Title

Gastrointestinal, Liver and Biliary Tract Pathology: A Histopathological and Epidemiological Perspective from Pakistan with a Review of the Literature

Document Type

Article

Department

Pathology and Microbiology

Abstract

Aim: To present an epidemiological and histological perspective of diseases of the gastrointestinal tract (including liver and biliary tract) at the Section of Histopathology, Department of Pathology, AKUH, Karachi, Pakistan. Materials and Methods: All consecutive endoscopic biopsies and resections between October 1 and December 31, 2012 were included. Results: A total of 2,323 cases were included. Carcinoma was overwhelmingly the commonest diagnosis on esophageal biopsies (69.1%); chronic helicobacter gastritis (45.6%) followed by adenocarcinoma (23.5%) were the commonest diagnoses on gastric biopsies; adenocarcinoma (27.3%) followed by ulcerative colitis (13.1%) were the commonest diagnoses on colonic biopsies; acute appendicitis (59.1%) was the commonest diagnosis on appendicectomy specimens; chronic viral hepatitis (44.8%) followed by hepatocellular carcinoma (23.4%) were the commonest diagnoses on liver biopsies; chronic cholecystitis was the commonest diagnosis (over 89%) on cholecystectomy specimens. Conclusions: Squamous cell carcinoma comprised 88.8% of esophageal cancers. About 67% were in the lower third and 56.5% were moderately differentiated; mean ages 49.8 years for females and 55.8 years for males; 66% cases were from South West Pakistan. Over 67% patients with gastric adenocarcinoma were males; mean ages 59 and 44 years in males and females respectively, about 74% gastric carcinomas were poorly differentiated; and 62.2% were located in the antropyloric region. About 63% patients with colorectal adenocarcinoma were males; mean ages 46.1 and 50.5 years for males and females respectively; tumor grade was moderately differentiated in 54%; over 80% were located in the left colon. In 21.2% appendicectomies, no acute inflammation was found. Acute appendicitis was most common in young people. Hepatitis C (66.3%) was more common than hepatitis B (33.7%); about 78% cases of hepatocellular carcinoma occurred in males; females comprised 76.7% patients with chronic cholecystitis; and 77.8% patients with gall bladder carcinoma. All resection specimens showed advanced cancers. Most cancers occurred after the age of 50 years.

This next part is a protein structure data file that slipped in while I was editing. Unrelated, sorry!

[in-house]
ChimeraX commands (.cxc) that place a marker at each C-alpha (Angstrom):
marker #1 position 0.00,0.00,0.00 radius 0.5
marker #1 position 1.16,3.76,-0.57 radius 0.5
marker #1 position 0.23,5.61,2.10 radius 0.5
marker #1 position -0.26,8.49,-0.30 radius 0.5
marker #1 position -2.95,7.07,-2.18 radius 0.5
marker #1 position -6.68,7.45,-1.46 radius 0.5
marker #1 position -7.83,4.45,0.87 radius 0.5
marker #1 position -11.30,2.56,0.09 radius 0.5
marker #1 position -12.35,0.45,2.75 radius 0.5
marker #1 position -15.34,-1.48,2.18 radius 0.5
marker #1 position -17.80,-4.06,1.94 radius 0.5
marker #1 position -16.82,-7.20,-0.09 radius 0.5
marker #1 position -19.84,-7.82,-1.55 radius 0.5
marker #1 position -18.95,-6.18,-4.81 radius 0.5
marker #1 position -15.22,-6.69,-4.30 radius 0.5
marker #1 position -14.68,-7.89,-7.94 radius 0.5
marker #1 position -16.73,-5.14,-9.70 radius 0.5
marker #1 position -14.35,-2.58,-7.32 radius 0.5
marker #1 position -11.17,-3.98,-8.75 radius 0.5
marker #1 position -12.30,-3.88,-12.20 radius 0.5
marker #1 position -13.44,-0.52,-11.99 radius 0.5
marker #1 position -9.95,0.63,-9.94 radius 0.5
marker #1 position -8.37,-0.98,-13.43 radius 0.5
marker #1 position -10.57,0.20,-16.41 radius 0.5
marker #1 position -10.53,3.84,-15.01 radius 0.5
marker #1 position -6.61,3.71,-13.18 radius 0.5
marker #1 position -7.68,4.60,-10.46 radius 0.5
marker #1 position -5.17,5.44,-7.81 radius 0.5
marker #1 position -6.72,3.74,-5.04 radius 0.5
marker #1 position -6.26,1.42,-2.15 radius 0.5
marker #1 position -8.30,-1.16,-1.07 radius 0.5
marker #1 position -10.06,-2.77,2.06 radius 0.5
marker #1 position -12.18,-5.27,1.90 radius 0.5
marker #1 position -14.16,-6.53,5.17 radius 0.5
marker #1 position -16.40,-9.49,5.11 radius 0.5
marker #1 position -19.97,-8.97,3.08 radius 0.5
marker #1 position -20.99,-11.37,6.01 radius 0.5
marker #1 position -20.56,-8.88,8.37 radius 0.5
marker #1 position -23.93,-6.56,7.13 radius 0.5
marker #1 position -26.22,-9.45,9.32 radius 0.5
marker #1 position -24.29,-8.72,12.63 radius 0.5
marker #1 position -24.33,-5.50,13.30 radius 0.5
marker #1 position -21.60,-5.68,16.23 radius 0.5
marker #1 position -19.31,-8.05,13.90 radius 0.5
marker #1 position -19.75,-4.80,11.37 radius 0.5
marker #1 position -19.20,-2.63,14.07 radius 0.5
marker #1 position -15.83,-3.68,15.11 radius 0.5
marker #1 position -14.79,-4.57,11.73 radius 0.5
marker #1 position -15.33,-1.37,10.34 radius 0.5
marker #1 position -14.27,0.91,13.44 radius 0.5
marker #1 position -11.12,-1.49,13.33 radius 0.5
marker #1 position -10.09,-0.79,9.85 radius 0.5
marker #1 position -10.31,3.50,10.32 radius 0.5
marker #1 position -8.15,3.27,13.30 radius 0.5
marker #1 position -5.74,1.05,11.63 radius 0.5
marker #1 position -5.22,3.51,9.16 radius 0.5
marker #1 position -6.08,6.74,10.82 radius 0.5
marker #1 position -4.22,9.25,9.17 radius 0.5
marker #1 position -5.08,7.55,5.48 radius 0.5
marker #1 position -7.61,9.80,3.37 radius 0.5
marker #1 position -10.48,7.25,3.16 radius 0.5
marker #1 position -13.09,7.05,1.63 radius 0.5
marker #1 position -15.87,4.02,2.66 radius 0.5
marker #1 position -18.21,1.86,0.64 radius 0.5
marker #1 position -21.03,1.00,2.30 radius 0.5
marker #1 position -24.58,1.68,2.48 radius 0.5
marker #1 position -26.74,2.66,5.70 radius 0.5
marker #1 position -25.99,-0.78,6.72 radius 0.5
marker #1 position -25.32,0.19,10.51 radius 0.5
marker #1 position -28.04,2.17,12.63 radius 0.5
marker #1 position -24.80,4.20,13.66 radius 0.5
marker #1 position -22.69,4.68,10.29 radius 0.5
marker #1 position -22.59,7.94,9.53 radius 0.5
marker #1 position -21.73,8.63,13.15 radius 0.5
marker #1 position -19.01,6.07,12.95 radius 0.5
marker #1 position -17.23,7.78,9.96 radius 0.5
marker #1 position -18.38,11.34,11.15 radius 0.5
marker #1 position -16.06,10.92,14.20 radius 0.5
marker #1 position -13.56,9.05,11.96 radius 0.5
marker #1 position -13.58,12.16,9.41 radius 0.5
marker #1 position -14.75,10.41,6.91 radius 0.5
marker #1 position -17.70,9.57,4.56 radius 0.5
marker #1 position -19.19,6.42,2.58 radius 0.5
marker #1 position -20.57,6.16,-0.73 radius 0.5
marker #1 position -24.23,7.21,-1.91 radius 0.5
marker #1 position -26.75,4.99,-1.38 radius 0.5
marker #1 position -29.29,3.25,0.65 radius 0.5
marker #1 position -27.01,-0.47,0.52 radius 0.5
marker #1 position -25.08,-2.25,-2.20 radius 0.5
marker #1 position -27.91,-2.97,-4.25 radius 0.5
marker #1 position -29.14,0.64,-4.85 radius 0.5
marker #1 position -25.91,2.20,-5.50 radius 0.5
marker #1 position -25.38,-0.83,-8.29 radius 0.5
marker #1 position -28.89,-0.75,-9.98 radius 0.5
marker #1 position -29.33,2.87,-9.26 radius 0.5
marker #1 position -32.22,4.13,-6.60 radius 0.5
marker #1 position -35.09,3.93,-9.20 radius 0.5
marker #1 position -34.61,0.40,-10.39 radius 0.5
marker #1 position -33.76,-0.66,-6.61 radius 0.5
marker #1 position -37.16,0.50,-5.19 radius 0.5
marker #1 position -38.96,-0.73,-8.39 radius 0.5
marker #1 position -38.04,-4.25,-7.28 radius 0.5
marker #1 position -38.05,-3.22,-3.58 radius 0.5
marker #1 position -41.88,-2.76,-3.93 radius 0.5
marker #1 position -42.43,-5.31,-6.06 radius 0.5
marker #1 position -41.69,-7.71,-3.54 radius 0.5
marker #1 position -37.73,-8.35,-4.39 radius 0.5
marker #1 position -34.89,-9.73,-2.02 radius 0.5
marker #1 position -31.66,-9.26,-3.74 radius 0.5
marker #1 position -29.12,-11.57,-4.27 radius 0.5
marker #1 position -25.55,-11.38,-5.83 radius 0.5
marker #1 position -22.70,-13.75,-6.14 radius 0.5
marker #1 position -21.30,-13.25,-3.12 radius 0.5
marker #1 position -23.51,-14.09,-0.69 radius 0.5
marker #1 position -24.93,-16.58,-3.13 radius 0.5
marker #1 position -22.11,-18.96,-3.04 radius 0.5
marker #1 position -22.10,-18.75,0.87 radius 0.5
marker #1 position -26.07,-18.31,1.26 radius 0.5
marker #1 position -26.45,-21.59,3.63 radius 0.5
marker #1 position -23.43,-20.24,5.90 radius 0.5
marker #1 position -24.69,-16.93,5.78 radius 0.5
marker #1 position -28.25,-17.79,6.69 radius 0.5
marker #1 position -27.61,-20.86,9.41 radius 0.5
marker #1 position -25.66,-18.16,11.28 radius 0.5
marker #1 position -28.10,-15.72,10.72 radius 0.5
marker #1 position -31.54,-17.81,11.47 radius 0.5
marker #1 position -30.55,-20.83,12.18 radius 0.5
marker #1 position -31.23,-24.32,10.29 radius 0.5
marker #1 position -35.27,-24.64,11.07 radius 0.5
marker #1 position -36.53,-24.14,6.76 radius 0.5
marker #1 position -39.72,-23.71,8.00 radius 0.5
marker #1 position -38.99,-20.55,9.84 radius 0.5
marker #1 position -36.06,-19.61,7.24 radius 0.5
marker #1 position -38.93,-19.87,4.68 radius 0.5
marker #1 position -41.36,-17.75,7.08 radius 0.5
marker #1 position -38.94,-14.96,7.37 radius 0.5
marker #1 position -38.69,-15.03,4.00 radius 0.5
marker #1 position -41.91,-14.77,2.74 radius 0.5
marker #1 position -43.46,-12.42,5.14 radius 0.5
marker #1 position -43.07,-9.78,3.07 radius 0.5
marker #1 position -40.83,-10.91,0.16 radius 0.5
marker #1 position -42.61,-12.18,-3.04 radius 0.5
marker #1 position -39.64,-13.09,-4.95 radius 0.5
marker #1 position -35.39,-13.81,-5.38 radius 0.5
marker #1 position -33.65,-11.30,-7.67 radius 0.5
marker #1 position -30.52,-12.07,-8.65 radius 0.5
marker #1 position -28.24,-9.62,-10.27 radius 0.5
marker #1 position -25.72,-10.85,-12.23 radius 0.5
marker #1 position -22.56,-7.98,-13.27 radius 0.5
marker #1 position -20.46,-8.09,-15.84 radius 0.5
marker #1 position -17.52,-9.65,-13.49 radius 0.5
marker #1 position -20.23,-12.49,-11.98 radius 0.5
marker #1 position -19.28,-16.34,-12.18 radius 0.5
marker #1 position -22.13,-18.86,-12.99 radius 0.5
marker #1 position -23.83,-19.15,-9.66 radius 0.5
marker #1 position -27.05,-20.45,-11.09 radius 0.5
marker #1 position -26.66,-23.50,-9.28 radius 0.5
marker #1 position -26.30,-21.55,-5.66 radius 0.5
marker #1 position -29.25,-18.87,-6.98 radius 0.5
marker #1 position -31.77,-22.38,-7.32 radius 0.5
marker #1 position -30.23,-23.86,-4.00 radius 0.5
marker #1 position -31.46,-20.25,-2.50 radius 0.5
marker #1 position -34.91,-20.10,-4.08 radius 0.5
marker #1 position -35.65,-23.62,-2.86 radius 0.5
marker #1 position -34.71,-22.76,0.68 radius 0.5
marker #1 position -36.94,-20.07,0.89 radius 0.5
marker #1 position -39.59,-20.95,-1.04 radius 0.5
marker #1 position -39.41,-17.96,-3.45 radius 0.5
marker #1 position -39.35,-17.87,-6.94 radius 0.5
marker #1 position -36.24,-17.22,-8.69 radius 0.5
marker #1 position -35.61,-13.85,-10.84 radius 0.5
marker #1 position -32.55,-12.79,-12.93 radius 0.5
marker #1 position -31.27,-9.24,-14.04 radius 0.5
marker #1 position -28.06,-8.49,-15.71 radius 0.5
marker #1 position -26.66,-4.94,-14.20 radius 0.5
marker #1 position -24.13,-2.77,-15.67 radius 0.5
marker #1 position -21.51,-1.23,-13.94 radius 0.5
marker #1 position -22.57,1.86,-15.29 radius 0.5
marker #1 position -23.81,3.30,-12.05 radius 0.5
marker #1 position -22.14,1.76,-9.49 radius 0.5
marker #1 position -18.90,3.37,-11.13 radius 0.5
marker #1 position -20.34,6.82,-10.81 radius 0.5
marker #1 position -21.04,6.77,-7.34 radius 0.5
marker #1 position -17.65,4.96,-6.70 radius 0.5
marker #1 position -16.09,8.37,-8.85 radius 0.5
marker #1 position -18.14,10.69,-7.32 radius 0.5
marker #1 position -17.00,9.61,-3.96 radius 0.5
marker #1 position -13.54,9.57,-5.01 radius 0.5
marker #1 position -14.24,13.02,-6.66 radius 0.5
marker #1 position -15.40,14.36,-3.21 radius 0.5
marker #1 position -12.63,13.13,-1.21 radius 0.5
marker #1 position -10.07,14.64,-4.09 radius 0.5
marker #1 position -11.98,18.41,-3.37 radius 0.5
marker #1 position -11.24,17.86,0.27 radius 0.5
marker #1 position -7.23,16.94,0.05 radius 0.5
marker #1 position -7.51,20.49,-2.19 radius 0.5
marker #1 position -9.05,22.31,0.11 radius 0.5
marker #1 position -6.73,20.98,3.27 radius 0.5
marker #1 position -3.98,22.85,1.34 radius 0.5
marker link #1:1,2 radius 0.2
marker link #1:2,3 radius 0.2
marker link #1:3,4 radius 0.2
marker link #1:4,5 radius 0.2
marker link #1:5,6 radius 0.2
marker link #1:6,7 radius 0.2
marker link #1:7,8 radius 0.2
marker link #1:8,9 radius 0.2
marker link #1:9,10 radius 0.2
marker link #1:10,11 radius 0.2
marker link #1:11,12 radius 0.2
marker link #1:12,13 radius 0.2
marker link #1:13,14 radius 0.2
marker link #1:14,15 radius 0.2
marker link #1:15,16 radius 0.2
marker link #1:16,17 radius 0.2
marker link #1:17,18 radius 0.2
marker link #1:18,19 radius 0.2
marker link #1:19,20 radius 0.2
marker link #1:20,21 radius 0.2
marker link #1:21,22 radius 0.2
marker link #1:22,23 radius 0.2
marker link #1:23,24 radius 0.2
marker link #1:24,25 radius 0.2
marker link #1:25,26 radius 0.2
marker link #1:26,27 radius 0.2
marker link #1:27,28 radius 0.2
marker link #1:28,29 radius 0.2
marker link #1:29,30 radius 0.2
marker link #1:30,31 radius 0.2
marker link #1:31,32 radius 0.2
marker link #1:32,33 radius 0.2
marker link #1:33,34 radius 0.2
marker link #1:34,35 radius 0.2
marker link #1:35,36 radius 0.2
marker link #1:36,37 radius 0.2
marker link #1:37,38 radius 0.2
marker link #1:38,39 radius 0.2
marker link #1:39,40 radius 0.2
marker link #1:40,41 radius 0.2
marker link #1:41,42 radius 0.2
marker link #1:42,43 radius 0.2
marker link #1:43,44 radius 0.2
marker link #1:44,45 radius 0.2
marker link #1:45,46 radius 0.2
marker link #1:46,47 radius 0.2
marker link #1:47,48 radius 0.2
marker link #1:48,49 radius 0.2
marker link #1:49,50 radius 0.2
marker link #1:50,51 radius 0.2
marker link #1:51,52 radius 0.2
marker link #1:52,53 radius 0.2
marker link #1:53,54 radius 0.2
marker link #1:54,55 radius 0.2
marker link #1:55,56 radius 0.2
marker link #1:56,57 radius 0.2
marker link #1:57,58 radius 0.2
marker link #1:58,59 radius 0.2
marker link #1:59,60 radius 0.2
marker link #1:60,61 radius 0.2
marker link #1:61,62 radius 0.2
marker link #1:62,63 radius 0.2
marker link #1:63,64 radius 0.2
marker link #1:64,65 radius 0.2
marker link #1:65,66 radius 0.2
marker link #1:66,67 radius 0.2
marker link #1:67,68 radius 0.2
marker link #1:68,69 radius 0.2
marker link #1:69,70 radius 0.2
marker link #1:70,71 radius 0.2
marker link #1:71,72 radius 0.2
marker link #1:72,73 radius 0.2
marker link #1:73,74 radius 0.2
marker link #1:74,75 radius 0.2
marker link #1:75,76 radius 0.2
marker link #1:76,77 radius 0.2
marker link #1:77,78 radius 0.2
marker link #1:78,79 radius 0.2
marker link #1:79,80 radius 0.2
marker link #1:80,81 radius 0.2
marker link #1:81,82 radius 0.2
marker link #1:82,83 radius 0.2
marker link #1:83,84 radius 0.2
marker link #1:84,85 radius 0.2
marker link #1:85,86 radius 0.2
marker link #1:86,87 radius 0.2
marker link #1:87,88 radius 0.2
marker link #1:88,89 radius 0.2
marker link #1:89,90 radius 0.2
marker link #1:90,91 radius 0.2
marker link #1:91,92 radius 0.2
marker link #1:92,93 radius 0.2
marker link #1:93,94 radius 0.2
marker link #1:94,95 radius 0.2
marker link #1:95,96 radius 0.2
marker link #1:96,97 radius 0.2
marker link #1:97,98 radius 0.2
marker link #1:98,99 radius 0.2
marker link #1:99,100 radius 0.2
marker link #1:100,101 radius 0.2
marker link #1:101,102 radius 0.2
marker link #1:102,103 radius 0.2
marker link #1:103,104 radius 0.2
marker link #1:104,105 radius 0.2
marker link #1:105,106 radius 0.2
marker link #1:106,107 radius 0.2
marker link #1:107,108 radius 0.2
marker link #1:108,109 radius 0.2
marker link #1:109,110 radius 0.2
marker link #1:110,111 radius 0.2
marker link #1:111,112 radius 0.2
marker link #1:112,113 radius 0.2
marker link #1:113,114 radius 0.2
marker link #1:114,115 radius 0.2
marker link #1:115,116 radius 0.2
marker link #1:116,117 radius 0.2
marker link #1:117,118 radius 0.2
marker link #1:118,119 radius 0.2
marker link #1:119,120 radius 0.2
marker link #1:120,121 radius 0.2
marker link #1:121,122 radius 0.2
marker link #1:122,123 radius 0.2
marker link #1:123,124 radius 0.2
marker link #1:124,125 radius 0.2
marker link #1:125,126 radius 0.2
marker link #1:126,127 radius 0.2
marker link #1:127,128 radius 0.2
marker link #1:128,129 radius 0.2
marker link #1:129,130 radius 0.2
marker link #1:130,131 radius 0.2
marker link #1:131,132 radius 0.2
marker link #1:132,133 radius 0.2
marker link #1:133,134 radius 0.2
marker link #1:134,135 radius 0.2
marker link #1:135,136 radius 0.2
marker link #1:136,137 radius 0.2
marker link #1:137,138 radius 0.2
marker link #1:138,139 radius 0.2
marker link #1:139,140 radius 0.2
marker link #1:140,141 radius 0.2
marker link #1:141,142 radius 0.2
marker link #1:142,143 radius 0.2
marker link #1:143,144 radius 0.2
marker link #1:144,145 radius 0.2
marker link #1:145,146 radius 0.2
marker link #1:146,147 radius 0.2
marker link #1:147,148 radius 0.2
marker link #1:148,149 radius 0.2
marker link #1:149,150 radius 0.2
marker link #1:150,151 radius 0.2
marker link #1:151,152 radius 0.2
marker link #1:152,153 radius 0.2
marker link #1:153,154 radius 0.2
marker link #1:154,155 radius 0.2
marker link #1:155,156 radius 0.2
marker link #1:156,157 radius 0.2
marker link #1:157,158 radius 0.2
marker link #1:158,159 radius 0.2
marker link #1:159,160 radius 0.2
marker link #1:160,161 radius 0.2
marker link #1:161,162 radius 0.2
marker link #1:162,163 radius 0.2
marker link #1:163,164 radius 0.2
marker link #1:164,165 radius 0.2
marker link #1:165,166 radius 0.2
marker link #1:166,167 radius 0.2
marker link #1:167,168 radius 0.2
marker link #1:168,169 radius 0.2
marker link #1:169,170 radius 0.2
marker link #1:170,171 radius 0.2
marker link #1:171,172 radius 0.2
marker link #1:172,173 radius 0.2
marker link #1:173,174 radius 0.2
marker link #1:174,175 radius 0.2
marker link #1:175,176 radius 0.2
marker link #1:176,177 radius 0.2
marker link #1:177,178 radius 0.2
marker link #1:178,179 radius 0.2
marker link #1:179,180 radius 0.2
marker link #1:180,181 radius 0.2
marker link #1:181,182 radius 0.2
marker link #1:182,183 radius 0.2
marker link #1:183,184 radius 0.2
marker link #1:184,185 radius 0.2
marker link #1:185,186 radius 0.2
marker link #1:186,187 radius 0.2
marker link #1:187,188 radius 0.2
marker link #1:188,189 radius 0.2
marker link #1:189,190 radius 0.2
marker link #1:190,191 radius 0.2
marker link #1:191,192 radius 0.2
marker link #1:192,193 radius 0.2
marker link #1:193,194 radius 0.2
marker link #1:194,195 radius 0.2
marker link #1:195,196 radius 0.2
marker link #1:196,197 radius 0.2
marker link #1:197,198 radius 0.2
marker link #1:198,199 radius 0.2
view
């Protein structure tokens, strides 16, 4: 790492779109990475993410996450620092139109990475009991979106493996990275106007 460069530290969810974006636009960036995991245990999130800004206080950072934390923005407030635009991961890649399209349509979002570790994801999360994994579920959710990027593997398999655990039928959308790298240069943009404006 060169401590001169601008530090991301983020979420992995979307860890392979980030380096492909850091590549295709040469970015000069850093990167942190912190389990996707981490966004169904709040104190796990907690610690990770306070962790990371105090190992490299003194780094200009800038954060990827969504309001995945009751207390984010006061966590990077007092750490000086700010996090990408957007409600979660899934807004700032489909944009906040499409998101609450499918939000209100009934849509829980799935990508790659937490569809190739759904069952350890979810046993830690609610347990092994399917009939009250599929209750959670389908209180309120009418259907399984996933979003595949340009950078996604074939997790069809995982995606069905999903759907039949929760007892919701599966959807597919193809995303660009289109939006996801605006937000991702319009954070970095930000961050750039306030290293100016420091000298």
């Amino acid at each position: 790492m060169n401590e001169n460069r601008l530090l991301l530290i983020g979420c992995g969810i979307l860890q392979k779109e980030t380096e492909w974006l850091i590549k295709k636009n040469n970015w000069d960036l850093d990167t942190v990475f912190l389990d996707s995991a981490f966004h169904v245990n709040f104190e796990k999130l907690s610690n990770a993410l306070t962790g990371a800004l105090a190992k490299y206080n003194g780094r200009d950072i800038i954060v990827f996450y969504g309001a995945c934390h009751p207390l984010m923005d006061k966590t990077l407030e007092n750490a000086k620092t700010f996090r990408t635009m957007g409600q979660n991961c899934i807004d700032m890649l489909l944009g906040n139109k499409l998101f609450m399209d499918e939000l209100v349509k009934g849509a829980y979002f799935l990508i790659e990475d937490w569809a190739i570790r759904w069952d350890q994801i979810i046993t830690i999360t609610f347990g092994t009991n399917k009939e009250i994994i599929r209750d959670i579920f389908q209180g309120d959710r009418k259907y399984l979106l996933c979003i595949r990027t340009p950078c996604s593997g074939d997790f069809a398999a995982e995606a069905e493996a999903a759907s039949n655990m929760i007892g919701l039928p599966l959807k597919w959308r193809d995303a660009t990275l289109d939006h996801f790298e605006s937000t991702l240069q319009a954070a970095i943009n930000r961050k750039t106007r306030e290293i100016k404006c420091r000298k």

Publication

Asian Pacific Journal of Cancer Prevention